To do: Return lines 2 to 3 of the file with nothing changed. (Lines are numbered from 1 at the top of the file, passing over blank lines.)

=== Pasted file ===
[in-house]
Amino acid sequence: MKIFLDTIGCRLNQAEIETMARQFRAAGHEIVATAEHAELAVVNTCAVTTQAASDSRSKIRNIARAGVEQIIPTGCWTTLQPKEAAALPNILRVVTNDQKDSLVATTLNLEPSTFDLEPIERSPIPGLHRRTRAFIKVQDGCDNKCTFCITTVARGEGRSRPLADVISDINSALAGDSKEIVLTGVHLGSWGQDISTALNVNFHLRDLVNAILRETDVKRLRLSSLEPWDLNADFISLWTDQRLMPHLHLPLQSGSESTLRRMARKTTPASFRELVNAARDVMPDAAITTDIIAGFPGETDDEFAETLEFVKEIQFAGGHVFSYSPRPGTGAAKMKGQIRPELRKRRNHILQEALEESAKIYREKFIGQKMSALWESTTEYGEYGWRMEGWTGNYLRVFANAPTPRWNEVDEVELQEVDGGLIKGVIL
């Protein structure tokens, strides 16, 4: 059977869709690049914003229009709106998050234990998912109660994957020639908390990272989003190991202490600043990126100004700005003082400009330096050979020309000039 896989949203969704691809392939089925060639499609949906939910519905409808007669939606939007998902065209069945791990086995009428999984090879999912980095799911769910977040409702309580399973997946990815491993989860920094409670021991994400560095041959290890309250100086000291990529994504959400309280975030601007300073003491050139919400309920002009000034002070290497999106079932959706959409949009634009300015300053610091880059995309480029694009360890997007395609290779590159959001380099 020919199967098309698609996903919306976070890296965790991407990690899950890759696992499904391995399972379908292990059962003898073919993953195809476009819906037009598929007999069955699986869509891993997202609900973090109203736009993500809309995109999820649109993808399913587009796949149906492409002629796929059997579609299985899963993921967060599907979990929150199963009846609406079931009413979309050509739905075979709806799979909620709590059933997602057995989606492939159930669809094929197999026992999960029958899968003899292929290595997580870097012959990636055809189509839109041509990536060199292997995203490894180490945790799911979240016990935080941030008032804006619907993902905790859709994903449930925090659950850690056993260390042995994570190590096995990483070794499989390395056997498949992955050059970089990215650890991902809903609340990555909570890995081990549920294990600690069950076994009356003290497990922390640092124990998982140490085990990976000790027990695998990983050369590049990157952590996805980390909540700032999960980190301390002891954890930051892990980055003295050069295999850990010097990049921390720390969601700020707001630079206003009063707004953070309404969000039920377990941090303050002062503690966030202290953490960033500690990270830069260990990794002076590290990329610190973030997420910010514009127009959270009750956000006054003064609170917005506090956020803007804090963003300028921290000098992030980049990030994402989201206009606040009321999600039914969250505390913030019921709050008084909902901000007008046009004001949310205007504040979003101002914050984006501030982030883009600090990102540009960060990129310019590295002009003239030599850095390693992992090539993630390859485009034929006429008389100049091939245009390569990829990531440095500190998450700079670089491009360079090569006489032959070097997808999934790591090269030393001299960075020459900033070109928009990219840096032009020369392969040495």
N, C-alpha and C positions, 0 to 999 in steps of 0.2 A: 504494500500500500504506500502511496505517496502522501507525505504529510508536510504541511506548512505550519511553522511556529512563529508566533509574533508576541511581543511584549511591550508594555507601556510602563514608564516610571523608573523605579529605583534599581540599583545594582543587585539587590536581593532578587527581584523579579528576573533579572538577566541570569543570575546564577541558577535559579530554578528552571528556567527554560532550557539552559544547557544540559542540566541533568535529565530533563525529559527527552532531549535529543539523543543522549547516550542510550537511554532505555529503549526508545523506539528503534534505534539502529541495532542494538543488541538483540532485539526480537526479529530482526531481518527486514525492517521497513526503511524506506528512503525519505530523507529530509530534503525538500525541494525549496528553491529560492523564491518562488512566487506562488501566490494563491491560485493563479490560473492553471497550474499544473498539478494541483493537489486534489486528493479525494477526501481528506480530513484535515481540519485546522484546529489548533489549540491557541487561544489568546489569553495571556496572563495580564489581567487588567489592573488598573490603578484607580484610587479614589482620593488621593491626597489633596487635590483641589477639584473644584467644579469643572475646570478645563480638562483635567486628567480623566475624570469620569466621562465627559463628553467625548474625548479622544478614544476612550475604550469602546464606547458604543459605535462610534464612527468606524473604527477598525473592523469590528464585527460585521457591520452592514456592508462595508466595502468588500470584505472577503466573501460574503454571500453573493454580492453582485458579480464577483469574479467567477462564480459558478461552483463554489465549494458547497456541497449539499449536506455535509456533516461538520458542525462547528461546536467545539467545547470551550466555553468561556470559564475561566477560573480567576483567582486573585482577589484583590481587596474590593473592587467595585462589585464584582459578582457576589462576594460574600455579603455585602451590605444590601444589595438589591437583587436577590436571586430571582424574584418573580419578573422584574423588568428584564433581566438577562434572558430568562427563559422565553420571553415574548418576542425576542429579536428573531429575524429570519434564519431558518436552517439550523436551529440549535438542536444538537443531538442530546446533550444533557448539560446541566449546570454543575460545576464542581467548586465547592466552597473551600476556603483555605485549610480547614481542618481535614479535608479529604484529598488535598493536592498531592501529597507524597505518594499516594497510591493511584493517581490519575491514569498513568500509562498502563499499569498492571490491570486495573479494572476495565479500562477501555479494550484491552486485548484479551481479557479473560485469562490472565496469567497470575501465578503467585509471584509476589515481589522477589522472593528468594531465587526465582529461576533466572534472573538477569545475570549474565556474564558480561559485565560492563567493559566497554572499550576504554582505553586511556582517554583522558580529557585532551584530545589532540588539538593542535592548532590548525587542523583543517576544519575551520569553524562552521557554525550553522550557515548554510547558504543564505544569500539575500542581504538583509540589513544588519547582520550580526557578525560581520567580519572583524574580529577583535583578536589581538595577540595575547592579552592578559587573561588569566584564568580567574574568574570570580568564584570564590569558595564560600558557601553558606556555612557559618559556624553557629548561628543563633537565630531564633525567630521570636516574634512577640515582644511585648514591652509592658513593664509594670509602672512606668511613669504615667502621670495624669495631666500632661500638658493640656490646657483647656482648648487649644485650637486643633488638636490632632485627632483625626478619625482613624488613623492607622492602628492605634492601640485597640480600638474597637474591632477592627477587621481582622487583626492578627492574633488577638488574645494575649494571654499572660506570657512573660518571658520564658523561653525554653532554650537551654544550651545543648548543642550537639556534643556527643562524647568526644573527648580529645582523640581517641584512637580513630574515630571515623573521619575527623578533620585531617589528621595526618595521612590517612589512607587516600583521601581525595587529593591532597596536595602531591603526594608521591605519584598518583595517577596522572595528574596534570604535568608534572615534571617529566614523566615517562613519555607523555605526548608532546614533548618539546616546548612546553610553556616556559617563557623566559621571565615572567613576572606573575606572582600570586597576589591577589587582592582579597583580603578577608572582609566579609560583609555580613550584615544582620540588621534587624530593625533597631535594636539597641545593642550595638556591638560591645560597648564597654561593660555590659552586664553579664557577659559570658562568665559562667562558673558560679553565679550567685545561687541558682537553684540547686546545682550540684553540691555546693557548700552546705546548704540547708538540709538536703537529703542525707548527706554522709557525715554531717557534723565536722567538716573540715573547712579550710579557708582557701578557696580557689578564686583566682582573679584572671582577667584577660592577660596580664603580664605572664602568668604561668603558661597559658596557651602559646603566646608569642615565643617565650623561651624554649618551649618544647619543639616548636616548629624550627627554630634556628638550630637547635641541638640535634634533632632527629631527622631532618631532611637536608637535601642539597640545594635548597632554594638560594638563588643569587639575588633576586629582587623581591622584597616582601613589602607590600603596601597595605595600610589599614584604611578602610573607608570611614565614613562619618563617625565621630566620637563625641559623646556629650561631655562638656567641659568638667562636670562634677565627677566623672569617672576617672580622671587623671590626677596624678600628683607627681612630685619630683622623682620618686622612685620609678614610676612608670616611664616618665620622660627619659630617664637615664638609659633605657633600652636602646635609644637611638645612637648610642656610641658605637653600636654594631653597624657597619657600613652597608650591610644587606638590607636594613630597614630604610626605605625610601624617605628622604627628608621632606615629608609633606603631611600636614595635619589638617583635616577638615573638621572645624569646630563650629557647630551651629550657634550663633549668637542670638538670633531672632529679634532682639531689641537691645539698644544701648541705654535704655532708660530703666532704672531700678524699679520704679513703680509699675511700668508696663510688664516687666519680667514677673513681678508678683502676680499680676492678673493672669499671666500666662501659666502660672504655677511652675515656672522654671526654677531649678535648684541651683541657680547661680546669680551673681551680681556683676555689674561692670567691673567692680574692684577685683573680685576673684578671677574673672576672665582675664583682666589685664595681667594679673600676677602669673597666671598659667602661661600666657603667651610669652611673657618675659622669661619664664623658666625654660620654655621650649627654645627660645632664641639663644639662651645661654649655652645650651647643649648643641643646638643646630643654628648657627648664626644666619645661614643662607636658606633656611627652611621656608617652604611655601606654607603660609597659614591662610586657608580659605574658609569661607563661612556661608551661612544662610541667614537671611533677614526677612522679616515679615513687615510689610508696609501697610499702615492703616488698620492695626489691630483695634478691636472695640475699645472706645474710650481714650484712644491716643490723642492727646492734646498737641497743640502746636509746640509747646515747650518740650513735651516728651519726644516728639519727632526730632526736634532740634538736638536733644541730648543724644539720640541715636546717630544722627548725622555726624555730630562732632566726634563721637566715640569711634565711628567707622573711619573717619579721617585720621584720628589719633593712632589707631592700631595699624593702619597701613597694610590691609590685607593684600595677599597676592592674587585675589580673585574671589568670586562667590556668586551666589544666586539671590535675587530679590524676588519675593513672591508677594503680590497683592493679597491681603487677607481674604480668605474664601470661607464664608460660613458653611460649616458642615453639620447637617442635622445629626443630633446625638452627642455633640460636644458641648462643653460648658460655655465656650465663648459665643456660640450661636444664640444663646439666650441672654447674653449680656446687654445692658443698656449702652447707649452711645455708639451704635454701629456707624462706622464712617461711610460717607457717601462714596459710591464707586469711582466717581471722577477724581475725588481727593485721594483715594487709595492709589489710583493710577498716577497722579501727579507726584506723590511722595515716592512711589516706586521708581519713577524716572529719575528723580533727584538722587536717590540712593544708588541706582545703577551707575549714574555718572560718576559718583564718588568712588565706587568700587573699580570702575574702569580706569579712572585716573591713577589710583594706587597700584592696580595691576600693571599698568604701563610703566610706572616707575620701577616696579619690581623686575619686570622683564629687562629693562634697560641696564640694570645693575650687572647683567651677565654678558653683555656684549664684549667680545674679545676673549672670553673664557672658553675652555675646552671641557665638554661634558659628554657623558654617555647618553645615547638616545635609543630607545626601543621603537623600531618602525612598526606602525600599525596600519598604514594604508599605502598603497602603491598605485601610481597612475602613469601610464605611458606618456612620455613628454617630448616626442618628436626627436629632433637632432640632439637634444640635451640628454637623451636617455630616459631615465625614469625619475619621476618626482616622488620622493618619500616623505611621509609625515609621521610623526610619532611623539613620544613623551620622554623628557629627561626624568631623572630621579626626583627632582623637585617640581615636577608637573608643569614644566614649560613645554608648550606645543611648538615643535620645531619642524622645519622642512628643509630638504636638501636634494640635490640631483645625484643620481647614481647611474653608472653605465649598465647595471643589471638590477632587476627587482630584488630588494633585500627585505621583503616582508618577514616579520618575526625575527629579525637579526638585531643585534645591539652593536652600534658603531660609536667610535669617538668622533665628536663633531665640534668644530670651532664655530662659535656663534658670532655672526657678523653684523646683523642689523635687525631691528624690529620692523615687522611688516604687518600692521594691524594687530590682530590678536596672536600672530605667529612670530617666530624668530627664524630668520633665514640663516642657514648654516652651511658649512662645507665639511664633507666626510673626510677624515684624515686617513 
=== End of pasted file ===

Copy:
Amino acid sequence: MKIFLDTIGCRLNQAEIETMARQFRAAGHEIVATAEHAELAVVNTCAVTTQAASDSRSKIRNIARAGVEQIIPTGCWTTLQPKEAAALPNILRVVTNDQKDSLVATTLNLEPSTFDLEPIERSPIPGLHRRTRAFIKVQDGCDNKCTFCITTVARGEGRSRPLADVISDINSALAGDSKEIVLTGVHLGSWGQDISTALNVNFHLRDLVNAILRETDVKRLRLSSLEPWDLNADFISLWTDQRLMPHLHLPLQSGSESTLRRMARKTTPASFRELVNAARDVMPDAAITTDIIAGFPGETDDEFAETLEFVKEIQFAGGHVFSYSPRPGTGAAKMKGQIRPELRKRRNHILQEALEESAKIYREKFIGQKMSALWESTTEYGEYGWRMEGWTGNYLRVFANAPTPRWNEVDEVELQEVDGGLIKGVIL
């Protein structure tokens, strides 16, 4: 059977869709690049914003229009709106998050234990998912109660994957020639908390990272989003190991202490600043990126100004700005003082400009330096050979020309000039 896989949203969704691809392939089925060639499609949906939910519905409808007669939606939007998902065209069945791990086995009428999984090879999912980095799911769910977040409702309580399973997946990815491993989860920094409670021991994400560095041959290890309250100086000291990529994504959400309280975030601007300073003491050139919400309920002009000034002070290497999106079932959706959409949009634009300015300053610091880059995309480029694009360890997007395609290779590159959001380099 020919199967098309698609996903919306976070890296965790991407990690899950890759696992499904391995399972379908292990059962003898073919993953195809476009819906037009598929007999069955699986869509891993997202609900973090109203736009993500809309995109999820649109993808399913587009796949149906492409002629796929059997579609299985899963993921967060599907979990929150199963009846609406079931009413979309050509739905075979709806799979909620709590059933997602057995989606492939159930669809094929197999026992999960029958899968003899292929290595997580870097012959990636055809189509839109041509990536060199292997995203490894180490945790799911979240016990935080941030008032804006619907993902905790859709994903449930925090659950850690056993260390042995994570190590096995990483070794499989390395056997498949992955050059970089990215650890991902809903609340990555909570890995081990549920294990600690069950076994009356003290497990922390640092124990998982140490085990990976000790027990695998990983050369590049990157952590996805980390909540700032999960980190301390002891954890930051892990980055003295050069295999850990010097990049921390720390969601700020707001630079206003009063707004953070309404969000039920377990941090303050002062503690966030202290953490960033500690990270830069260990990794002076590290990329610190973030997420910010514009127009959270009750956000006054003064609170917005506090956020803007804090963003300028921290000098992030980049990030994402989201206009606040009321999600039914969250505390913030019921709050008084909902901000007008046009004001949310205007504040979003101002914050984006501030982030883009600090990102540009960060990129310019590295002009003239030599850095390693992992090539993630390859485009034929006429008389100049091939245009390569990829990531440095500190998450700079670089491009360079090569006489032959070097997808999934790591090269030393001299960075020459900033070109928009990219840096032009020369392969040495």